Helping my son with a bum ankle at an Easter egg hunt

We practiced teamwork to keep my 5-year-old going despite his hemophilia bleed

Joe MacDonald avatar

by Joe MacDonald |

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When my youngest son, Caeleb, was 5 years old, he participated in our church’s yearly Easter egg hunt. We divided the children into younger and older categories to help even the playing field. The smaller church members started first, gathering as many eggs as they could find. After the little ones’ turn, the older children discovered the hidden gems filled with chocolate and other tasty treats. Everyone, with the help of some adults, found a decent number of treasures. No one left empty-handed.

My boy took the starting lineup with the rest of the younger group. I must say that Caeleb appeared determined to find as many eggs as possible. He went to church that day dressed to the nines. He had on a yellow shirt with a brightly colored tie reflecting the joy of Easter. While my son, who has injuries from hemophilia, couldn’t run the fastest, he challenged everyone with his looks and appearance.

I looked into his eyes as he waited for the whistle to blow. He stood fixed, trying to find prominent hiding places. I could see his wheels spinning as he attempted to map out a mental plan of attack. Finally, the whistle blew, and my son took off, anxious to gather as many trinkets as possible. As he started to run, he started limping almost immediately. My heart sank as I saw his look of determination fade into helplessness. He turned to me with a look of defeat.

“Dad, my ankle hurts, but I want some Easter eggs,” he said.

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I immediately ran to him and put “Plan B” into action. I told him I had an idea as I gathered him onto my shoulders. I told him I could be his legs, and he needed to tell me where to run. He agreed, so off we ran. I even sang a little galloping song as we raced to find eggs. We turned what at first appeared to be a tragedy into a game of galloping horses in search of the most incredible candies in the world.

As my legs did the work of running, I sat Caeleb down to pick up the treasure that lay just beneath the shell. I made sure that we didn’t interfere with other Easter egg hunters. Everyone participating appeared to have a good time as laughter rang out all over the area near the church. The event succeeded as children filled their bellies with chocolates and candies.

We had to take care of Caeleb’s medical issue as soon as we finished the event. We quickly diagnosed that my boy had suffered a spontaneous internal bleed in his ankle, causing him great pain. We accessed his port-a-cath to give him his medicine, NovoSeven, a bypassing agent for hemophilia with inhibitors. Thankfully, after a few infusions, his ankle began to show signs that the bleeding had stopped. My boy could go back to the task of sorting his treasures.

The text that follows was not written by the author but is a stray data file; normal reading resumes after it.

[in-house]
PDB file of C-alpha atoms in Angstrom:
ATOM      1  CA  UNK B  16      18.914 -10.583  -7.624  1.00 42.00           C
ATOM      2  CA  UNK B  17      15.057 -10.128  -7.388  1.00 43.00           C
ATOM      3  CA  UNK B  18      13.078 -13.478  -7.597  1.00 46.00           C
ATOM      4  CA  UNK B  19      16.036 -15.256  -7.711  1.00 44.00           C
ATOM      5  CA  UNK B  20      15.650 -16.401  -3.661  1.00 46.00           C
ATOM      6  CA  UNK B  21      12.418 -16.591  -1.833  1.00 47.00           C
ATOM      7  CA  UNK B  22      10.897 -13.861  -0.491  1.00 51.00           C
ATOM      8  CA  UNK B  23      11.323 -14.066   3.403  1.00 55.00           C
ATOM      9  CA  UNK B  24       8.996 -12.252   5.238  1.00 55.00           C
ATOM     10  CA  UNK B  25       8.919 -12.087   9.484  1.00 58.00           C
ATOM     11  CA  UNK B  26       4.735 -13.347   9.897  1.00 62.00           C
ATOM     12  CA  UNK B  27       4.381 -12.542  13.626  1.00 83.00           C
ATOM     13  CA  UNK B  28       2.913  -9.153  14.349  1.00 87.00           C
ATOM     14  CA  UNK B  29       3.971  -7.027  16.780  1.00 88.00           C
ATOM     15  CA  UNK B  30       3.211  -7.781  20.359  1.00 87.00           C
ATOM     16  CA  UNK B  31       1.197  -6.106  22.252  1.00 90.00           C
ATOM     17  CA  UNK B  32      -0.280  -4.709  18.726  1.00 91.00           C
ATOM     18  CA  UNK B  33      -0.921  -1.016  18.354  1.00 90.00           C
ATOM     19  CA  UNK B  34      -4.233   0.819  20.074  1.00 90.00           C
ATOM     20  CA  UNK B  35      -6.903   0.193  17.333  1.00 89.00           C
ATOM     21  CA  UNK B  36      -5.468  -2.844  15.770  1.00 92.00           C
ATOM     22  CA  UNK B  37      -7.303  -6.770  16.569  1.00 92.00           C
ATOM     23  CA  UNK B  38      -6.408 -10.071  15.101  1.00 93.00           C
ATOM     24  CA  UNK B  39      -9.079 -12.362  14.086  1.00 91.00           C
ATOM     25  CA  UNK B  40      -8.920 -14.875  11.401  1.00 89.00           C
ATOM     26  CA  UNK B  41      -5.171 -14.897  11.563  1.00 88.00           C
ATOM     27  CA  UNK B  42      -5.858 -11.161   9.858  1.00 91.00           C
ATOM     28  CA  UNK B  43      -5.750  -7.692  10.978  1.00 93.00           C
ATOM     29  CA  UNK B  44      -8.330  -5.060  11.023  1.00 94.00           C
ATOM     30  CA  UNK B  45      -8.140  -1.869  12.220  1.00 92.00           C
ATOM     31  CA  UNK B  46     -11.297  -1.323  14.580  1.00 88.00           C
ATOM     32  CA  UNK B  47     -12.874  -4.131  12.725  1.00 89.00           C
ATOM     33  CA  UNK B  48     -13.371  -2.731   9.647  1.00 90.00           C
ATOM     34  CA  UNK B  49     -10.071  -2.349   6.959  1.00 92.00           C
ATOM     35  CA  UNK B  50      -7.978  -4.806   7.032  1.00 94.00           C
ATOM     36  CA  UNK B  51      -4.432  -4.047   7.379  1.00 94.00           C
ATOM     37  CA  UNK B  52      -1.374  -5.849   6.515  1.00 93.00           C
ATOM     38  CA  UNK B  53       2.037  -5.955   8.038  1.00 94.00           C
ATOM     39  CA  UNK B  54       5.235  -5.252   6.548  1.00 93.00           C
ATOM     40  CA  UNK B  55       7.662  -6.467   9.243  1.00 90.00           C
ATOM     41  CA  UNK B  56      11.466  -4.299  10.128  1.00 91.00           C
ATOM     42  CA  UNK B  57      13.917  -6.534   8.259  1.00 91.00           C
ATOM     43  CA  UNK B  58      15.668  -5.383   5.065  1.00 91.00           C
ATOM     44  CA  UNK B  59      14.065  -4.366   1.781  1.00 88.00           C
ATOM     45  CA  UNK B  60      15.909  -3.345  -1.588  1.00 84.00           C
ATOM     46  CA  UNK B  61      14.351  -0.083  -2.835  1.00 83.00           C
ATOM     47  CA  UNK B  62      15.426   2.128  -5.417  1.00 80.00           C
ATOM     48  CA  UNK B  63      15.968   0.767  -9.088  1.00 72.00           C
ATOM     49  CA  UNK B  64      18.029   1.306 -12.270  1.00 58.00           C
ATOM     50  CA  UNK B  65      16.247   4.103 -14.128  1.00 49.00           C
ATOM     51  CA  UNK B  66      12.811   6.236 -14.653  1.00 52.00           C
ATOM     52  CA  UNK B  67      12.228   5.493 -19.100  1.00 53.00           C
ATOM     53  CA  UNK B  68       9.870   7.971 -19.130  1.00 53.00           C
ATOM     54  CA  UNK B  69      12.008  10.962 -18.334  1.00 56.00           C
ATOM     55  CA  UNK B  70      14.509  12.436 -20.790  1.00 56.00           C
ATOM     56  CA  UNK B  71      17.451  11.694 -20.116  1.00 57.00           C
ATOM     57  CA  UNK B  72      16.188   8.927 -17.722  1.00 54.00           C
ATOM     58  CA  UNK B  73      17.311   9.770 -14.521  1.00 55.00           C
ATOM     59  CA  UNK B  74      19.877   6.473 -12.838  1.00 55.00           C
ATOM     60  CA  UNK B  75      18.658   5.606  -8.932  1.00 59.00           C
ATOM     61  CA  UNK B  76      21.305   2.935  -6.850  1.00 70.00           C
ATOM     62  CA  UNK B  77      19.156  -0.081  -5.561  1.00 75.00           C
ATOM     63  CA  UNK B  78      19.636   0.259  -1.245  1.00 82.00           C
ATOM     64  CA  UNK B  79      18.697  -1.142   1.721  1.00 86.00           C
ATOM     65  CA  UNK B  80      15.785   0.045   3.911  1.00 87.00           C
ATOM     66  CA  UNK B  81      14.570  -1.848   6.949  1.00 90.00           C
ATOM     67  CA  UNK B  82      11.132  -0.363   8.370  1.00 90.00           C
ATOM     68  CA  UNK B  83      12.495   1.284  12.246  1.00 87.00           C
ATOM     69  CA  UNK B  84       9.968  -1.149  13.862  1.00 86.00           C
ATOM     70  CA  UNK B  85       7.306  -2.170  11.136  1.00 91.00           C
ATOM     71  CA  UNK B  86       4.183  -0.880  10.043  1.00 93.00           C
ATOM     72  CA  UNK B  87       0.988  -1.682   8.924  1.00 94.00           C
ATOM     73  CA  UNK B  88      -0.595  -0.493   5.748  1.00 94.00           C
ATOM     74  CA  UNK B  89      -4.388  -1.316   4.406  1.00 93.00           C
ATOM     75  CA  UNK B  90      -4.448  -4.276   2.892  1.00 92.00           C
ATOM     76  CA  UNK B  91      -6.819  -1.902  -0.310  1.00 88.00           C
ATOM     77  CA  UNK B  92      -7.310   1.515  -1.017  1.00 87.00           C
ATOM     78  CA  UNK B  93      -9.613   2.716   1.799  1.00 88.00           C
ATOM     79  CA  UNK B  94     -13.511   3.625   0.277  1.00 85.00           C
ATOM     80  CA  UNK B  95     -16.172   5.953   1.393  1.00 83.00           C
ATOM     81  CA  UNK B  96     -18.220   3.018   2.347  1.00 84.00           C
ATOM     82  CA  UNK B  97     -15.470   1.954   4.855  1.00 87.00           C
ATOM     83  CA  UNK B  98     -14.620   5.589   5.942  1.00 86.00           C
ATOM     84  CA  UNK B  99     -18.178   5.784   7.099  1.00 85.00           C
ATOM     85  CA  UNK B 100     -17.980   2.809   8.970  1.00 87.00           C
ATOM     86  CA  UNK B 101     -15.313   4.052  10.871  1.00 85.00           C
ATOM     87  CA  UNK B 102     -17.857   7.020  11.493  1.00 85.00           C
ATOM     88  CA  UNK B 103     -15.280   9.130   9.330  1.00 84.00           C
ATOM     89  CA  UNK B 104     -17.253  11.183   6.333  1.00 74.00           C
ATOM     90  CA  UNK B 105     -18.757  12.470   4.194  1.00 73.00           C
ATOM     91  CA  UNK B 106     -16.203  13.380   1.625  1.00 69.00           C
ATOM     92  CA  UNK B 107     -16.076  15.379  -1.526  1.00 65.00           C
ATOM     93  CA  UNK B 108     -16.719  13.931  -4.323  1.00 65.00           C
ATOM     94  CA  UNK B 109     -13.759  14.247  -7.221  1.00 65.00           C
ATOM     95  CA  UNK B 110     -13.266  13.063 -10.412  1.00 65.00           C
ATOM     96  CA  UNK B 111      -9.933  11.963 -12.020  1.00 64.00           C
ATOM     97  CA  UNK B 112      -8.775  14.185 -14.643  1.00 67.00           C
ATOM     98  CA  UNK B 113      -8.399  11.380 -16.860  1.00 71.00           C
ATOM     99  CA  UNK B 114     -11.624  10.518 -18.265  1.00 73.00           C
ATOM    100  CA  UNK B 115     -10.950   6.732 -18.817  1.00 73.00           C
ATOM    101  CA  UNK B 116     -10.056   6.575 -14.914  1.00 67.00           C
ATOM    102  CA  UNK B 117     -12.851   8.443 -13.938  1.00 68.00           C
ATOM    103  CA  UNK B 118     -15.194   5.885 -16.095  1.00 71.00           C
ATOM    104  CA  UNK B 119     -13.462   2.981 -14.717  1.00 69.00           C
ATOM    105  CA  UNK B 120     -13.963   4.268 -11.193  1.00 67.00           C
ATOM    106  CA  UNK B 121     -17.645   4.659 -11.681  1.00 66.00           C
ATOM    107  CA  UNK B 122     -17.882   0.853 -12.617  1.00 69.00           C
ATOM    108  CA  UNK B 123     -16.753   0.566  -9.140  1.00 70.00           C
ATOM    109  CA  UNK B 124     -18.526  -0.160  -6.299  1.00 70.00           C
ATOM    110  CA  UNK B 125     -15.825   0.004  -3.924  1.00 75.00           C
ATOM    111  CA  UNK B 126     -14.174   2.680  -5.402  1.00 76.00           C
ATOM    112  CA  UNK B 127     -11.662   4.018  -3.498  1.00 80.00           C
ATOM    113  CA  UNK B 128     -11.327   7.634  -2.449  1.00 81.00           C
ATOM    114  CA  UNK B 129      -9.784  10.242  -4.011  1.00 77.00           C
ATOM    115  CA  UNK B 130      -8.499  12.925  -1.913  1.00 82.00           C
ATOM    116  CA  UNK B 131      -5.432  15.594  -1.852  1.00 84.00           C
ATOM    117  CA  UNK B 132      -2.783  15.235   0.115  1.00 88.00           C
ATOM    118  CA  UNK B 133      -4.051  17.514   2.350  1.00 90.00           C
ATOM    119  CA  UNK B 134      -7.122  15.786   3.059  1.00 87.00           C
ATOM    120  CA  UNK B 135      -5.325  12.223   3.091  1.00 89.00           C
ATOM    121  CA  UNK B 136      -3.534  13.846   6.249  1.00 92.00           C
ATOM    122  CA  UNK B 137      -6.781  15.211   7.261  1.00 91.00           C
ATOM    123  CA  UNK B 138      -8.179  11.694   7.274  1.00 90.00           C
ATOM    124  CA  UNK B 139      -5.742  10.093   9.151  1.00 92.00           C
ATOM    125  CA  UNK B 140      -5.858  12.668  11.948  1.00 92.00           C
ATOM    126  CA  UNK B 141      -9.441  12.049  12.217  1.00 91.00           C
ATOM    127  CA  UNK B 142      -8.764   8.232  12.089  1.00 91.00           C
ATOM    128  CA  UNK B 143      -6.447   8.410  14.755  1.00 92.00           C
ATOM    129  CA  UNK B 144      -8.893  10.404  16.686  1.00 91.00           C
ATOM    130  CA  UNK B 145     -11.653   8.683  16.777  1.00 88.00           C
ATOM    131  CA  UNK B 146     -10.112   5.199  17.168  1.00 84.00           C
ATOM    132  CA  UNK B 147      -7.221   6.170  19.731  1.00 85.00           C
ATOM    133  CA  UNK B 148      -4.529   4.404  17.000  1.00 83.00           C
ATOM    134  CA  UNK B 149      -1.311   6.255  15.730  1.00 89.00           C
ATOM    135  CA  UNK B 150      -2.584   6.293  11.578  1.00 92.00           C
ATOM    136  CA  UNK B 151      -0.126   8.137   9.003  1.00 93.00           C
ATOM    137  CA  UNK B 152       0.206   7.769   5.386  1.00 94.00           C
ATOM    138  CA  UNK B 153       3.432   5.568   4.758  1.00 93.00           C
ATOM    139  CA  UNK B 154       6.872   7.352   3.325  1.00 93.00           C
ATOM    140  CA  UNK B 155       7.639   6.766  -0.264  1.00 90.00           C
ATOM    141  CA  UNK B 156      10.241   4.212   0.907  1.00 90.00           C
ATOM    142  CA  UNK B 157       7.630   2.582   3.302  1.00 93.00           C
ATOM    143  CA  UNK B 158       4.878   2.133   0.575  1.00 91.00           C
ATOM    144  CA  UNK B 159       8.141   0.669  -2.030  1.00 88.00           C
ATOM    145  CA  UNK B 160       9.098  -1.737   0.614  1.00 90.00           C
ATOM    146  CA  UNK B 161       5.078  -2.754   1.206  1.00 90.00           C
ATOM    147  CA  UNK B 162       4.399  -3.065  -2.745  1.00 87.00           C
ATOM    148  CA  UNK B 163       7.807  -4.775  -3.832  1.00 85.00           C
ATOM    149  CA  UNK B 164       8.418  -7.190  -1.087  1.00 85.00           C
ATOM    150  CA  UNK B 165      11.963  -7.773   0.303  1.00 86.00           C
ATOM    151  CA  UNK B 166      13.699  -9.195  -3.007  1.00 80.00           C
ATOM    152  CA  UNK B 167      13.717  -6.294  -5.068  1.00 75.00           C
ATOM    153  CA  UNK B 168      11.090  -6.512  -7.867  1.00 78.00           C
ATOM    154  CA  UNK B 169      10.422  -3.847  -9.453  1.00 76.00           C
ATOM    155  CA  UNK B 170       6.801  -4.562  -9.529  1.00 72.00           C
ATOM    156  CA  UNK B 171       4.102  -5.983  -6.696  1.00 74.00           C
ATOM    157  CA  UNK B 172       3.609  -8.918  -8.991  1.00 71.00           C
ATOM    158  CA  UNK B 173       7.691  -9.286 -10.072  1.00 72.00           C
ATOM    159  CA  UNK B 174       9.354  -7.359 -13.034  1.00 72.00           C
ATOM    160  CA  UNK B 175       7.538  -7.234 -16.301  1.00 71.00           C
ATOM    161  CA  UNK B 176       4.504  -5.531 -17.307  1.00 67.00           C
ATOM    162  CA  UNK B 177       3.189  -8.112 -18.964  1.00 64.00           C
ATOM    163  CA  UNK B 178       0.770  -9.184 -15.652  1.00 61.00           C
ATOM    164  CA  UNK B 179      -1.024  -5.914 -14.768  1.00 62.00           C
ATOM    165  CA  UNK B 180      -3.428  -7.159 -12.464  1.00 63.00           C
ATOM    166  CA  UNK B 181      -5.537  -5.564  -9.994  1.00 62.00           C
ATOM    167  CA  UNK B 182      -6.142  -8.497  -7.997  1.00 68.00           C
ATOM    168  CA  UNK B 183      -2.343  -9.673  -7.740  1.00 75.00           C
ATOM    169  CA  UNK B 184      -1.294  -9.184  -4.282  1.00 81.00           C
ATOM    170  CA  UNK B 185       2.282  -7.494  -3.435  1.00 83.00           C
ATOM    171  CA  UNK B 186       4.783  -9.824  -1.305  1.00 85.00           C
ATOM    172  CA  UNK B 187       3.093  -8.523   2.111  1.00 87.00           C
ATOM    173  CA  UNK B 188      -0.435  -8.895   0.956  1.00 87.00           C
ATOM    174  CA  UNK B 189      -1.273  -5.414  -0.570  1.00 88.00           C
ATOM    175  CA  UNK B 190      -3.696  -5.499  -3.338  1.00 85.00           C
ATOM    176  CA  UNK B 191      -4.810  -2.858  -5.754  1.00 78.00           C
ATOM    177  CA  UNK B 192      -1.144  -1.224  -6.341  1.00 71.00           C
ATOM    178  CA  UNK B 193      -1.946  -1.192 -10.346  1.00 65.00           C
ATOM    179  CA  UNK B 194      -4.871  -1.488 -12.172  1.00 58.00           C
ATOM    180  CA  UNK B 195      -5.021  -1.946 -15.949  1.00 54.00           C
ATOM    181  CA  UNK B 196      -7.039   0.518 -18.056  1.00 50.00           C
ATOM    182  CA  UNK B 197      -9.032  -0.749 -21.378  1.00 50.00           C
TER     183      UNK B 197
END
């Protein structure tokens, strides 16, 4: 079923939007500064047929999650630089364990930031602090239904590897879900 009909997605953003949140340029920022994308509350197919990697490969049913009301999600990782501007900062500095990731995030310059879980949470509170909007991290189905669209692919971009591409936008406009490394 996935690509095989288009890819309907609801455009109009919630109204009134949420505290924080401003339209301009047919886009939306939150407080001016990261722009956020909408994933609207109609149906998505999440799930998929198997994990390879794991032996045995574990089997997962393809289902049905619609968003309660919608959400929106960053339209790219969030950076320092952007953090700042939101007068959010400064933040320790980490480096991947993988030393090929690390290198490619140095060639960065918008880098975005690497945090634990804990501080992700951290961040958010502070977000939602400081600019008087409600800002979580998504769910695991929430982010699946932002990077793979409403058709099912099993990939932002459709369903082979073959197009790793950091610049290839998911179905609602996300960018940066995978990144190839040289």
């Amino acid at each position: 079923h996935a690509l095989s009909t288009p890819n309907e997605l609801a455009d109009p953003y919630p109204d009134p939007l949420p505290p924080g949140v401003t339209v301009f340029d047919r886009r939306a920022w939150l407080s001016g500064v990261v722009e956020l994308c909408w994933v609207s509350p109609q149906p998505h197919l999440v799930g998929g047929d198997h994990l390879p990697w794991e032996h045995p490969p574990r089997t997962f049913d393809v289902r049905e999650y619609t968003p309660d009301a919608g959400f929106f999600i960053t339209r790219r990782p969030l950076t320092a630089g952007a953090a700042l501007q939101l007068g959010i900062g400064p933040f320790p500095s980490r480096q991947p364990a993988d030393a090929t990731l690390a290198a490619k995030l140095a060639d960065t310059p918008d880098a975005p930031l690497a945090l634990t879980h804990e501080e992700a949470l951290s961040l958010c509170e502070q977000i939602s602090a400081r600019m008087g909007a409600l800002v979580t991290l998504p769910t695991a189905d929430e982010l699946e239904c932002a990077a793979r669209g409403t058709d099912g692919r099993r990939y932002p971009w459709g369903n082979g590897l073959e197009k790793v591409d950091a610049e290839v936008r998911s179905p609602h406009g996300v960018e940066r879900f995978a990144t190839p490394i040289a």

As I reflect on the Easter egg hunt of 2011, I realize that nothing would stop me from helping my son enjoy a day of celebration. He deserved every opportunity to share in the day’s joy, even if it meant having a little extra help. I could be my son’s legs, hands, arms, and feet to make him happy.

My goal as an advocate and father is to maintain my son’s mental and physical health. Sometimes, he needs a little help along the way, and that’s where I come into the picture. I walk beside him, reminding him of hope when all seems lost, always promising that he’ll never be alone. Together, we bring a message of joy, even in the darkest of times. I hope that Caeleb knows that, just as I carried the 5-year-old on my shoulders, I also hold the young adult’s hopes and dreams. In short, I hope he feels the love that pours out of my soul for him.

Note: Hemophilia News Today is strictly a news and information website about the disease. It does not provide medical advice, diagnosis, or treatment. This content is not intended to be a substitute for professional medical advice, diagnosis, or treatment. Always seek the advice of your physician or another qualified health provider with any questions you may have regarding a medical condition. Never disregard professional medical advice or delay in seeking it because of something you have read on this website. The opinions expressed in this column are not those of Hemophilia News Today or its parent company, BioNews, and are intended to spark discussion about issues pertaining to hemophilia.


Judy St. Cn avatar

Judy St. Cn

Joe, We still marvel at how you and Cazandra are able to help your sons. May God always keep you there to see them through the hard times. Take care, my friend, Judy and Pat

Joe MacDonald avatar

Joe MacDonald

Thank you for your very kind response to my column. You and Pat are wonderful people!


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